America On-line offers 9cents/minute service. l IDT Corporation introduced a service, which costs 8cents/minute in US. UK-18cents, Australia 20cents, Japan 29cents/minute. These rates are 95% less than before.

A variety of calling card services to talk over long distances from anywhere, including different countries. However in many of these services which offer low rates, the quality is poor. But there are some, which use good gateways and reliable billing mechanisms. Examples: AcculinQ : This offers local Access in 5 Major US Cities including: Austin, Dallas, Fort Worth, Houston Texas & Denver Colorado at an extraordinarily low long distance rate of 5.9 cent per minute. Calls to France and Germany are 11.9 cents per minute.

USATEL VIA ONE Prepaid Calling card: This card does not charge the FCC pay phone access fee. It charges 14 cents per minute in Continental USA.

Qwest, AT&T, Deutsche Telecom in Germany, France Telecom, MCI, Sprint, Cyberlink, VoiceNet Global card are some other examples.

4.4 Network Services
Here we talk about services being offered to improve the quality of transfer of IP packets. VOIP in a company Intranet is currently much better than that over the public Internet. While talkng about issues, we talked about the Managed IP Network. It is believed that fiber networks will improve the quality of transfer. 4.4.1 Level 3's IP Crossroad Service

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It is a nation wide IP network. This service is intended to give better multimedia transfer across the network at reduced rates. The customer is charged depending on the origination and the destination of traffic. 4.4.2 QWest QWest Virtual Network Service enables building a virtual private network system for call networks to meet individual business needs. It is built with Qwest Macro Capacity Fiber network as a backbone and advanced architecture and includes features desired by most private users. QWest Dedicated Internet Access provides reliable Internet connection by means of OC-48 packet over SONET IP backbone

4.5 Services for the Service Providers
4.5.1 ITXC The company's customers and affiliates are traditional telephone companies, new competitive carriers, ISPs, prepaid calling card companies, call back companies, and newly formed Internet telephony service providers. ITXC's WWeXchange Service networks different carriers and links every telephone in the world by using a combination IP and PSTN. 4.5.2 IP Telephony for carriers by Delta Three and Ericsson This service, combines Delta three's IP network with Ericsson's networking hardware and software. The service will be marketed to fixed line carriers and Internet Service Providers. 4.5.3 Cisco and VocalTec to jointly provide hybrid end-to-end services to carriers and service providers This agreement is claimed to put both companies in a unique position for offering scalable, manageable, and flexible end-to-end solutions for customers seeking innovative new services over cost-effective networks. It is supposed to combine the best of both worlds by bringing together Cisco's experience as a leading manufacturer of data networking and voice gateway equipment and VocalTec's strong reputation as a software provider and focused research and development in the area of voice services. 4.5.4 Cisco AVVID Cisco Architecture for Video, Voice and Integrated Data is an Open systems architecture proposed by Cisco to bring about converged networking. It proposes 3 building blocks for this Infrastructure such as Switches and Routers l Applications such as call control. l Clients such as IP telephones, H.323 Video conferencing equipment and PCs l It has applications in unified messaging, Desktop IP Telephony and CISCO IP Contact centers.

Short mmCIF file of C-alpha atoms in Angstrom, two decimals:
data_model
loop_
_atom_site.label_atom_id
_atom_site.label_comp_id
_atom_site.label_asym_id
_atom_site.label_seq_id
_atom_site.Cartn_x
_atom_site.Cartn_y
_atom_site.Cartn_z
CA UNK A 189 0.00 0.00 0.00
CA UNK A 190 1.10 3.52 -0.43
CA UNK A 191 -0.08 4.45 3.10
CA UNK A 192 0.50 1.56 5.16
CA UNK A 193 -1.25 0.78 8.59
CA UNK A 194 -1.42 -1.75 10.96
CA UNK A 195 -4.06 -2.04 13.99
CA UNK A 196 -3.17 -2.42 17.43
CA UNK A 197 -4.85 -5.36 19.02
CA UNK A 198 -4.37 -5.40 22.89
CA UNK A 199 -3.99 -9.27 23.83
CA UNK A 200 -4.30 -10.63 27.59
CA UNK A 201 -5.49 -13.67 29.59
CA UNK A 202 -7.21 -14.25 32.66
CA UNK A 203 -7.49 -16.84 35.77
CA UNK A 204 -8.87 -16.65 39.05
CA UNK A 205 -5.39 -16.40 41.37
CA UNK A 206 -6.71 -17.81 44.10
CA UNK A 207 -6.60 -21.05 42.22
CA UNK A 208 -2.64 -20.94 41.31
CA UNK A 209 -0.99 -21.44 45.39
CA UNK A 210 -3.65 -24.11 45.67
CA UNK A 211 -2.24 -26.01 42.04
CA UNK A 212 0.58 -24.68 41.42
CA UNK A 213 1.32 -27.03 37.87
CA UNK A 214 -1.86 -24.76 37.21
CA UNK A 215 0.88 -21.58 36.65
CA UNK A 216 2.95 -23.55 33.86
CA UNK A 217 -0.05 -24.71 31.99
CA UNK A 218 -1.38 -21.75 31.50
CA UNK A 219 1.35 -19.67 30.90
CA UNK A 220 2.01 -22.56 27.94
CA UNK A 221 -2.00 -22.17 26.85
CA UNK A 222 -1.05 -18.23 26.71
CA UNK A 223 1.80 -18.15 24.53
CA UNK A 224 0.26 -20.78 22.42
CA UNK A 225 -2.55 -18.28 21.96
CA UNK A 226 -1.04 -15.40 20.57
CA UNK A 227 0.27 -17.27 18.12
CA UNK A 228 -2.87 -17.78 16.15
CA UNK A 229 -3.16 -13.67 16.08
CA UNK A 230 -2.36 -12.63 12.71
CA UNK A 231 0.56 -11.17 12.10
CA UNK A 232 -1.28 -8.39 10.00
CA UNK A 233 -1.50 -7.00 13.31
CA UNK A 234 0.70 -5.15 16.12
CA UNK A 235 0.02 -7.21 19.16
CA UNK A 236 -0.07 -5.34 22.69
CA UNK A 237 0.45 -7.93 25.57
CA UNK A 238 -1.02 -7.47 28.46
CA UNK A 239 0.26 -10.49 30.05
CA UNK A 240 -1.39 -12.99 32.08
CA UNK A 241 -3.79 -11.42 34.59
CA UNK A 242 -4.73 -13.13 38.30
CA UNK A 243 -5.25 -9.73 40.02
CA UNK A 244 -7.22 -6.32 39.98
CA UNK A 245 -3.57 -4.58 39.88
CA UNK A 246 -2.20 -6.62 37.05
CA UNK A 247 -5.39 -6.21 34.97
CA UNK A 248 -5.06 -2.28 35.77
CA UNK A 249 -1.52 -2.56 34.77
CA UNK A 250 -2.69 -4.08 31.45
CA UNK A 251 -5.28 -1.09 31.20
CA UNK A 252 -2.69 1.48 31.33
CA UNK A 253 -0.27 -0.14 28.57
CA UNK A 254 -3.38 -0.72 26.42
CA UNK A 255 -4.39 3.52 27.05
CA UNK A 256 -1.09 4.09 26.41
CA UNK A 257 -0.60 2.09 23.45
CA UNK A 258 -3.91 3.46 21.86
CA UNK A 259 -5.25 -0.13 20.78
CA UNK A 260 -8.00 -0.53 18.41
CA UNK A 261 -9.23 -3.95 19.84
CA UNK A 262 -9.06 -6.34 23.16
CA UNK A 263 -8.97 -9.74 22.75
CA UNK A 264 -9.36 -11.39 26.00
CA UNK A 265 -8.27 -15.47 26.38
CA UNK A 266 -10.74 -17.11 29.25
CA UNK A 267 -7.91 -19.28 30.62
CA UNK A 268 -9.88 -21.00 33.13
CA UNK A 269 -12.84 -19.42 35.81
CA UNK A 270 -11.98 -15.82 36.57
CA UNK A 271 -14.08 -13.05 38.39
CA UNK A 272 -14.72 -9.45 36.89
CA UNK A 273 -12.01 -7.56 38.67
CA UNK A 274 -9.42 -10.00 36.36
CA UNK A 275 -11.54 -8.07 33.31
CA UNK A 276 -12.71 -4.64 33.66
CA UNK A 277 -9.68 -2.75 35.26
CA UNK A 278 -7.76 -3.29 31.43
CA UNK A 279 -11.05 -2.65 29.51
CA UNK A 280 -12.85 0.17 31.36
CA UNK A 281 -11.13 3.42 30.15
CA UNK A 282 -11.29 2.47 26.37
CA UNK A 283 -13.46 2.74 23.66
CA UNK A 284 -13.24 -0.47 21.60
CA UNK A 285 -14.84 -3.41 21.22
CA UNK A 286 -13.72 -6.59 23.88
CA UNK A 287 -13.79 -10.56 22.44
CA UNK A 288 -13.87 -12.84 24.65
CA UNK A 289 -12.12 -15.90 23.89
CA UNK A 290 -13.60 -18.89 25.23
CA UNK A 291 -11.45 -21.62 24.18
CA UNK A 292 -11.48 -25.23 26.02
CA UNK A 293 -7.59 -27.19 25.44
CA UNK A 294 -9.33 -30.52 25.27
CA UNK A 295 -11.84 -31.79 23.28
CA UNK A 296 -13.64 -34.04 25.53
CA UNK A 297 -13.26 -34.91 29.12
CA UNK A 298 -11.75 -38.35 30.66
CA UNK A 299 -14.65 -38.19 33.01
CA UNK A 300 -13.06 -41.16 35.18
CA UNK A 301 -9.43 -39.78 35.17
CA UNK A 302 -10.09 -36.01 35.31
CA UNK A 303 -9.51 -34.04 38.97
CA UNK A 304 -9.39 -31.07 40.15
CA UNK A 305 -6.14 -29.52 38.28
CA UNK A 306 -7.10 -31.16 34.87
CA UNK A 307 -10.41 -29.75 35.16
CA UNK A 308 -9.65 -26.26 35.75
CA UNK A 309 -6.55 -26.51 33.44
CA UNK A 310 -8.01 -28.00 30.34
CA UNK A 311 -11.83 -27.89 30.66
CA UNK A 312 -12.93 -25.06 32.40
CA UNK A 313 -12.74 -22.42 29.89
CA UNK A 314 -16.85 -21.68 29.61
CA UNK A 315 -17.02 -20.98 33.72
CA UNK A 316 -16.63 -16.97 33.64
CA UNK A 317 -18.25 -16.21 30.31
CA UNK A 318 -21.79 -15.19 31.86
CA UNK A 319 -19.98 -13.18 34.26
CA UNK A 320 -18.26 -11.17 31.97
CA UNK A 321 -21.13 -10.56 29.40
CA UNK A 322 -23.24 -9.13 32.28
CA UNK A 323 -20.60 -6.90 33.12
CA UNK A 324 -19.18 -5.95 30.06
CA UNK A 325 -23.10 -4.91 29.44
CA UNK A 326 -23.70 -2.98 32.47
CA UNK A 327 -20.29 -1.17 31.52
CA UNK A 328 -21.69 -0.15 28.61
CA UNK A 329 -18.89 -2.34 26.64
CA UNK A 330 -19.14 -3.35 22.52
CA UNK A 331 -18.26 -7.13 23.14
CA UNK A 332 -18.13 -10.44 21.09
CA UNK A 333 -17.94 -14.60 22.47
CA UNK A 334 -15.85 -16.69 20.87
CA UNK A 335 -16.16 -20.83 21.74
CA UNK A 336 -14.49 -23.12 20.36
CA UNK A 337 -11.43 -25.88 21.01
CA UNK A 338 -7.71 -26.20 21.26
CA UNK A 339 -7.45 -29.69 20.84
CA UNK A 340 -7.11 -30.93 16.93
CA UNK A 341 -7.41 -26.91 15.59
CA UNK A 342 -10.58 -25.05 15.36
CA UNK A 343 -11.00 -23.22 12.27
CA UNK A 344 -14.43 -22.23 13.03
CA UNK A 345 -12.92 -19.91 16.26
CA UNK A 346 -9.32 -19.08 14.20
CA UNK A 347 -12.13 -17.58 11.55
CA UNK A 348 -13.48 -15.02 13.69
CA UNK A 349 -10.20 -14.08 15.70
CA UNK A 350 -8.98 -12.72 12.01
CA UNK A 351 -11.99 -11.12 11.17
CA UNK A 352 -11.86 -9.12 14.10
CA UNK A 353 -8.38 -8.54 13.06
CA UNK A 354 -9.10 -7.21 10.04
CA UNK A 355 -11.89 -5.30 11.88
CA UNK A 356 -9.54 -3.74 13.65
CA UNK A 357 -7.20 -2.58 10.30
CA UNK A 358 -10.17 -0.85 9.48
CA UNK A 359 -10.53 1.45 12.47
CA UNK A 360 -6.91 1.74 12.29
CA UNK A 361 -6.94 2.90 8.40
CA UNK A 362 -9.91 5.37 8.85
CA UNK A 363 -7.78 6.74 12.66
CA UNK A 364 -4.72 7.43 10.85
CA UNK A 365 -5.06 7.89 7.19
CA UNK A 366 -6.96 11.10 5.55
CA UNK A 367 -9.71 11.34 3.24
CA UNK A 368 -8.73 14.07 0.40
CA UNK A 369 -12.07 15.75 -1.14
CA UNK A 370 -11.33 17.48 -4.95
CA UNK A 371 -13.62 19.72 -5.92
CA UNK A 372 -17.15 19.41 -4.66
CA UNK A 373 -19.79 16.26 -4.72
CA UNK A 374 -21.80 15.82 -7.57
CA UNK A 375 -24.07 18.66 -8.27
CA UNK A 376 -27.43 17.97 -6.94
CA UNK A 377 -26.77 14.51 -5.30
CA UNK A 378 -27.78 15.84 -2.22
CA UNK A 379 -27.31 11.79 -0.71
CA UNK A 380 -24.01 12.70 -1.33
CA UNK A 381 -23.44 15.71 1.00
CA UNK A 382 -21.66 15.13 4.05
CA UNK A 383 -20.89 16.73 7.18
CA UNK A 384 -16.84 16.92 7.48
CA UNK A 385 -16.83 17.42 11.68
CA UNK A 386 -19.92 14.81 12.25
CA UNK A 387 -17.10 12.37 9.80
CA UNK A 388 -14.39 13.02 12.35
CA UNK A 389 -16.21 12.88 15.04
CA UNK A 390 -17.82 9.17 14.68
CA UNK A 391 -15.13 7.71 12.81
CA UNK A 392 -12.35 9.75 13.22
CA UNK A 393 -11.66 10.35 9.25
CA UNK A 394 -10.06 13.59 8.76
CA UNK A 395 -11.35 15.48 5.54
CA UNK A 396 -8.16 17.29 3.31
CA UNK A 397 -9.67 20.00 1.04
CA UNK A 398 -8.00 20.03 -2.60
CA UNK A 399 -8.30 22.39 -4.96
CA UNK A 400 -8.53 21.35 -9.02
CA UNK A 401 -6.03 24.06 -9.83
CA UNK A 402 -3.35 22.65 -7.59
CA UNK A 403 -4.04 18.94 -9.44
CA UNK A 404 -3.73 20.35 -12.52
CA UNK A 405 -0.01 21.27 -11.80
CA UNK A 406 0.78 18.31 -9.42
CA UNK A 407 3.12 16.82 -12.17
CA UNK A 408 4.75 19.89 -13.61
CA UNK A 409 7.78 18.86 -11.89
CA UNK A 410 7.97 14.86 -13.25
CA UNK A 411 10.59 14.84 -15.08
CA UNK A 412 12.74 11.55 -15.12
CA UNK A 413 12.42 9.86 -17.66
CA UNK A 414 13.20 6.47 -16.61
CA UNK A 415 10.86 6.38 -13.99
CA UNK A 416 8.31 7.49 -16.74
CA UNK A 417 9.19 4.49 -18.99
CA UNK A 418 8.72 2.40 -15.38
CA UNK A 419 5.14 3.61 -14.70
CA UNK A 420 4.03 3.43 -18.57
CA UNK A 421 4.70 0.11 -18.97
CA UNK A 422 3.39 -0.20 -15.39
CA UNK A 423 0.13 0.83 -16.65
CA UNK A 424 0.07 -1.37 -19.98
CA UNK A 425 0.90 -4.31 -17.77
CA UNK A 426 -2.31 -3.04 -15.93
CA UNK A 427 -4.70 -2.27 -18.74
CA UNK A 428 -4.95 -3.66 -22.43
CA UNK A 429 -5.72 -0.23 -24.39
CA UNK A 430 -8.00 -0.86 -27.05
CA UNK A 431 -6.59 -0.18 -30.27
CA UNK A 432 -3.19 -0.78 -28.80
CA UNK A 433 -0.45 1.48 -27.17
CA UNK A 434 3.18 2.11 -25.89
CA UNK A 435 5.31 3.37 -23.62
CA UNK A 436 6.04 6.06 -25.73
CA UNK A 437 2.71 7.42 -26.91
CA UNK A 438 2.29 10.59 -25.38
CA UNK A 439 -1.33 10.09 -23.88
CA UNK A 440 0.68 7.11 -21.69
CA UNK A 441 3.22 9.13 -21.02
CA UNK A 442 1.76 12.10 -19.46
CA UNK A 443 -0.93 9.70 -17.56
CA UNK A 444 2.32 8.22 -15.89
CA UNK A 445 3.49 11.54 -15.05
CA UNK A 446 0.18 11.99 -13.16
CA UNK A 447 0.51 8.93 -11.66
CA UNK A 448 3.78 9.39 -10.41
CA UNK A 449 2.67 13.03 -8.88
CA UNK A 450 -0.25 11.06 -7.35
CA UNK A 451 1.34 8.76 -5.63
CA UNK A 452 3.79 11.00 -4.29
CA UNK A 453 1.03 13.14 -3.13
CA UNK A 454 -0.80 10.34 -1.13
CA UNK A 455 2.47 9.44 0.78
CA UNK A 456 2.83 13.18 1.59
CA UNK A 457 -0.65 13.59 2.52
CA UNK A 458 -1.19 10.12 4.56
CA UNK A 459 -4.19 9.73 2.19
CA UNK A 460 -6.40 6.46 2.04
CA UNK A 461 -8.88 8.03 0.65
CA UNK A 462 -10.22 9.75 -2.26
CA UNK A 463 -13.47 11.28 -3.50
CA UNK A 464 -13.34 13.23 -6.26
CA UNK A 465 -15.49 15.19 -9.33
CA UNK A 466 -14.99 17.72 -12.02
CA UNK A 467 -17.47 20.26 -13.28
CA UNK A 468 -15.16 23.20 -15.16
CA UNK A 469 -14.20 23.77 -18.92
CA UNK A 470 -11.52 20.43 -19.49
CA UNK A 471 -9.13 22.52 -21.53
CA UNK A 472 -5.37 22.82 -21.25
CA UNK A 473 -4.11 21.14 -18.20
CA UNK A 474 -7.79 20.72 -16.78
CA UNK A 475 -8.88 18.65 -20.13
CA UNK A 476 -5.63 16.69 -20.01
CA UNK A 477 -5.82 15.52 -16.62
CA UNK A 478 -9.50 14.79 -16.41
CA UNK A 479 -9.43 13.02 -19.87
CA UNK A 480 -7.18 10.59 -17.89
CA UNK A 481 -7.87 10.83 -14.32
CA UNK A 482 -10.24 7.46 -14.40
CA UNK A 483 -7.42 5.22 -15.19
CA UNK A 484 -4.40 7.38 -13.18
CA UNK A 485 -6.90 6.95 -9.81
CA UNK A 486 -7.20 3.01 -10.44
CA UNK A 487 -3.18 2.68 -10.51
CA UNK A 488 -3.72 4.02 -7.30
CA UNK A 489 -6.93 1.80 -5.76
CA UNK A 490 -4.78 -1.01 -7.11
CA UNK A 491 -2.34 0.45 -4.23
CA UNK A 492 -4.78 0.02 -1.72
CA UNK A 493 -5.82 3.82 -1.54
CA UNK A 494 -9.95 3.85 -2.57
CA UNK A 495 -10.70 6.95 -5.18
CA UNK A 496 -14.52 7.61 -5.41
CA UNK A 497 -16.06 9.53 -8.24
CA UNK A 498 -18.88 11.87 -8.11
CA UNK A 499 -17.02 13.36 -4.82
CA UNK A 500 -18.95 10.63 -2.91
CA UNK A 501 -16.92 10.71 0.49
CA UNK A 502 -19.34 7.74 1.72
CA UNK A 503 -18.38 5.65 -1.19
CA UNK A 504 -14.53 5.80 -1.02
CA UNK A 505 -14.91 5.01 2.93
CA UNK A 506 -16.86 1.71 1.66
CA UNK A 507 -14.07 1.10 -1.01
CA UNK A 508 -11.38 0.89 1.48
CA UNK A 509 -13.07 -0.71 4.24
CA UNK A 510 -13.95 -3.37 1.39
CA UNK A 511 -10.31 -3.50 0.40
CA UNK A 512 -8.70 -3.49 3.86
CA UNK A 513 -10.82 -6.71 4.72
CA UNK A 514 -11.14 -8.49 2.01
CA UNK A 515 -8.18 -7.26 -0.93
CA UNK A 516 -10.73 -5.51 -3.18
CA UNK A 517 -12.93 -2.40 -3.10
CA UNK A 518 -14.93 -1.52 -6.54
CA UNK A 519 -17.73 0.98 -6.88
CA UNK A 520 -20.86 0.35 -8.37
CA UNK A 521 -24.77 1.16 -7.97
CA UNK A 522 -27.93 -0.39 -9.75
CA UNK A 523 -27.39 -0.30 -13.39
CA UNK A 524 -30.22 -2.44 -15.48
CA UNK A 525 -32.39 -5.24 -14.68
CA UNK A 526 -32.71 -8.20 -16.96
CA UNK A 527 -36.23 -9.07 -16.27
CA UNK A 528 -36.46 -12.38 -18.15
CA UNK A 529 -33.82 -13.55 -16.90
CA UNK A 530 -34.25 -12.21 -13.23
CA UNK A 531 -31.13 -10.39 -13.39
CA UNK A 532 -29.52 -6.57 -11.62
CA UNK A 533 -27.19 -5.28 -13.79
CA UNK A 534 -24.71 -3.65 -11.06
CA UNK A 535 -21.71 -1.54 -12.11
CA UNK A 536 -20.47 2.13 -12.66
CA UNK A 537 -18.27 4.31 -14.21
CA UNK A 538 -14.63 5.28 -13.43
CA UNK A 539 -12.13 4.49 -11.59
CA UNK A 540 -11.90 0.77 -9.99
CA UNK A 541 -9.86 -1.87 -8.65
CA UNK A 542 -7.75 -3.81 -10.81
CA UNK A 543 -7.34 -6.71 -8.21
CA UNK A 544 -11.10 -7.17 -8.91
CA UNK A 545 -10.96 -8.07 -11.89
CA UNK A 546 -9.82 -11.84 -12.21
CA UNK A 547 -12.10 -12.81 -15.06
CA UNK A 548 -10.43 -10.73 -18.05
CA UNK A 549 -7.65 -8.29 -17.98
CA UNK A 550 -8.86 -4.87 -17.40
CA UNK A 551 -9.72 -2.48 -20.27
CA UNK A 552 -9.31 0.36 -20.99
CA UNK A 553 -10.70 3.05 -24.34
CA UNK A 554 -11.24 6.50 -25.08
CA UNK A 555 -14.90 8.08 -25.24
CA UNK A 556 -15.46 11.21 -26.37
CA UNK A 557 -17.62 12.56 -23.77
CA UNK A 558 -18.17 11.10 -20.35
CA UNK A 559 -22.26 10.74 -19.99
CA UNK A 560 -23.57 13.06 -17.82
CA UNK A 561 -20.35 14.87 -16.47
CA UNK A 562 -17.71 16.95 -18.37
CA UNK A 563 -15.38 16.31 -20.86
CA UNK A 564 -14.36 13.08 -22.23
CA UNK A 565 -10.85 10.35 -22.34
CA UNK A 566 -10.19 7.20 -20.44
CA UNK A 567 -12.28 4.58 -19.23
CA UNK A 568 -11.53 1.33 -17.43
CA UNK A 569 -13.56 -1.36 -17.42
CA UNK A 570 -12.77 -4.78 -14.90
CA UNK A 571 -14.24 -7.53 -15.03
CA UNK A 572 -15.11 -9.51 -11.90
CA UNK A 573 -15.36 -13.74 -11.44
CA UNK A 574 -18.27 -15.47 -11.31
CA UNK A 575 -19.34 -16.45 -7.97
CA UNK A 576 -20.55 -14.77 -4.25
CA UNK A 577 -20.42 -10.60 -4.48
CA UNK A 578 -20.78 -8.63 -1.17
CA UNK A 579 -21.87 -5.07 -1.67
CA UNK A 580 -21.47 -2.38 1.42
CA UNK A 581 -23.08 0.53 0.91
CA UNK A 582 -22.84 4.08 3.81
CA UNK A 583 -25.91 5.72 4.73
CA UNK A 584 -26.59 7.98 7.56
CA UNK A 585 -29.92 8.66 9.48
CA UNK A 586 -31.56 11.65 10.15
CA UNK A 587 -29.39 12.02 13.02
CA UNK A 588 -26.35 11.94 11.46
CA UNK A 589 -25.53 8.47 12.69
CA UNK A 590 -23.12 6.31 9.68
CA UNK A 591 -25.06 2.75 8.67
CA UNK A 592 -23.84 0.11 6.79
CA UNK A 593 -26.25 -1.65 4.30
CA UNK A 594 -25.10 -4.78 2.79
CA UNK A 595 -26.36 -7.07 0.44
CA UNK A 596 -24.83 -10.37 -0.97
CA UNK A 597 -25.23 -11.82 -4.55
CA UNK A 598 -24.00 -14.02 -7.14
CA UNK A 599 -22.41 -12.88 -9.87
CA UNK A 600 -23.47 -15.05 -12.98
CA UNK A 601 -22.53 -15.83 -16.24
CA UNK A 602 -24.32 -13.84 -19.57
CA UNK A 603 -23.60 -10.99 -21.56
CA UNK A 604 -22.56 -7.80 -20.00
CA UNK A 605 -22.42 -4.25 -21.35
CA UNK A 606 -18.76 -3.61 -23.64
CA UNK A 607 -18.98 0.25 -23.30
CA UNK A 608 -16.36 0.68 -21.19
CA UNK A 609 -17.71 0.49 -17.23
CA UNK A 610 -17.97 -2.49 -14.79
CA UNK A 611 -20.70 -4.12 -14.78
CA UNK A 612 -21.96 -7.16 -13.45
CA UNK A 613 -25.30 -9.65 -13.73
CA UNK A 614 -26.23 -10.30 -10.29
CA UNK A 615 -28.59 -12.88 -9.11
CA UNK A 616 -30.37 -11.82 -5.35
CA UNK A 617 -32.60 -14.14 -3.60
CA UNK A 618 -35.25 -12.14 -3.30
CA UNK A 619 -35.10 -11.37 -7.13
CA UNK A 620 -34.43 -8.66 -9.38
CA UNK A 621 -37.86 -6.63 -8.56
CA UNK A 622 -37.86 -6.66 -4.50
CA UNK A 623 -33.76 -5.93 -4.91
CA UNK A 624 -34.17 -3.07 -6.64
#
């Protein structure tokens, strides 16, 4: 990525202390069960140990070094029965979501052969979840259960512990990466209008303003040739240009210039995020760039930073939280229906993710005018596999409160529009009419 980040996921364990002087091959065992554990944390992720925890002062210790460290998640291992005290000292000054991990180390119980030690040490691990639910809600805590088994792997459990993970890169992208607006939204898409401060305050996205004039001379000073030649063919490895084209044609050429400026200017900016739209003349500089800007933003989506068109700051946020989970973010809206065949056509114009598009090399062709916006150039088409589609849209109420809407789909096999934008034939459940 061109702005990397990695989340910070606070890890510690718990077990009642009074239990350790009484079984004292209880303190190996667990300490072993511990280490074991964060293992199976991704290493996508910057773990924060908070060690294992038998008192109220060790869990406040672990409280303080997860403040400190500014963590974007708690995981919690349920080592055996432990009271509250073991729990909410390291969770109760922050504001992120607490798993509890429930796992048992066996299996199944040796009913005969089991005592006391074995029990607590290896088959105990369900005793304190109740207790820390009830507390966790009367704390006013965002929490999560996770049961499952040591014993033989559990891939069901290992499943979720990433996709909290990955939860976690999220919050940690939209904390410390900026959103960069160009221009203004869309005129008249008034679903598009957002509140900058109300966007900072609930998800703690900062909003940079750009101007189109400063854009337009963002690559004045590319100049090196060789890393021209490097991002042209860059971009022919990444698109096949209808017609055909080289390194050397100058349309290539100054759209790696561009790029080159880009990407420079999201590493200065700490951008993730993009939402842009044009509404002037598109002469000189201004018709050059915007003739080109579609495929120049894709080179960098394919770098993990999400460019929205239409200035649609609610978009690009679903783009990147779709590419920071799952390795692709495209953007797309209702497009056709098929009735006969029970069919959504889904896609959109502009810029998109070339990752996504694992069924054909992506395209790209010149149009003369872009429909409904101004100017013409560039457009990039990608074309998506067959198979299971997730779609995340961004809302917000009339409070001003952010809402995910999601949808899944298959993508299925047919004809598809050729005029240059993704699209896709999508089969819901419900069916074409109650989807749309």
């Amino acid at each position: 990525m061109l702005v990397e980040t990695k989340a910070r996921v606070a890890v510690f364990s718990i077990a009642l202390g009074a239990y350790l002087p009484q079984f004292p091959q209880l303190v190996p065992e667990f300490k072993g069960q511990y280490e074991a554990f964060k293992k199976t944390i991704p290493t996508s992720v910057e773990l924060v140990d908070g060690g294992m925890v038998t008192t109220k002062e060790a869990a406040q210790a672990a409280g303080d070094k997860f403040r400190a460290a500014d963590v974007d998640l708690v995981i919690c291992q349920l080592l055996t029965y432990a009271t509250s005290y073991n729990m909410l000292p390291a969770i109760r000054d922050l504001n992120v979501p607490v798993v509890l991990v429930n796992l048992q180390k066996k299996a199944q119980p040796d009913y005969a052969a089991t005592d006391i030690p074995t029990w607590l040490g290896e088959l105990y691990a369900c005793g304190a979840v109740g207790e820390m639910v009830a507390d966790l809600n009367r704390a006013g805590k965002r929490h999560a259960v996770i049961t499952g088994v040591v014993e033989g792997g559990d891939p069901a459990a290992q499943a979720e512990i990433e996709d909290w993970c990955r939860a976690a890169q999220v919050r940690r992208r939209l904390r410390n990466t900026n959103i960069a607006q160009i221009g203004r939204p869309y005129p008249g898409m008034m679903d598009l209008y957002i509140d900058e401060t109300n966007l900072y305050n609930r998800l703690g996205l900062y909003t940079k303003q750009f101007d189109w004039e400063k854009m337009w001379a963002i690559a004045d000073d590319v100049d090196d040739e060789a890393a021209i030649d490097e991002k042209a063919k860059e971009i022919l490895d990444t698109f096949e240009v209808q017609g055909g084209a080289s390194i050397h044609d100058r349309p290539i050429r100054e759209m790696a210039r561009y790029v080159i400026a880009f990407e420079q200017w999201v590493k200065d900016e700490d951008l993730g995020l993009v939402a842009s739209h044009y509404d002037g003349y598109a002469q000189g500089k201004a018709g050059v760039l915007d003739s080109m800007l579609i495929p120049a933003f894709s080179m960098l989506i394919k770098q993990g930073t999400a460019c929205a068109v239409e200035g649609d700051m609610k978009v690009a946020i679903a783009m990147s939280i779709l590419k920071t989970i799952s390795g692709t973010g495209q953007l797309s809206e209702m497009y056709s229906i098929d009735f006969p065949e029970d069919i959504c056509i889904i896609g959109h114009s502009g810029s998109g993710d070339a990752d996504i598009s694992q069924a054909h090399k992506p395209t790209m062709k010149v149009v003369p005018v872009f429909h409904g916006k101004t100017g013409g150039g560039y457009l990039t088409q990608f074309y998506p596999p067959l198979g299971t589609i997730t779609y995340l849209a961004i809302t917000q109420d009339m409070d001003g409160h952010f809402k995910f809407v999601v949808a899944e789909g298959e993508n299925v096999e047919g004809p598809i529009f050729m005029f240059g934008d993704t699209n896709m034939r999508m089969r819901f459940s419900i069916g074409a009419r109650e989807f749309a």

VOIP is growing fast. The very knowledge of the applications of this technology is enough for users and manufacturers to flock towards it. It is ideal for computer based communications and at the same time bringing down the cost of multimedia transfer. Hence VOIP products and services have flooded the market. The above paper presented the features of the products of a few major game players in the field of VOIP and how well they handle the issues.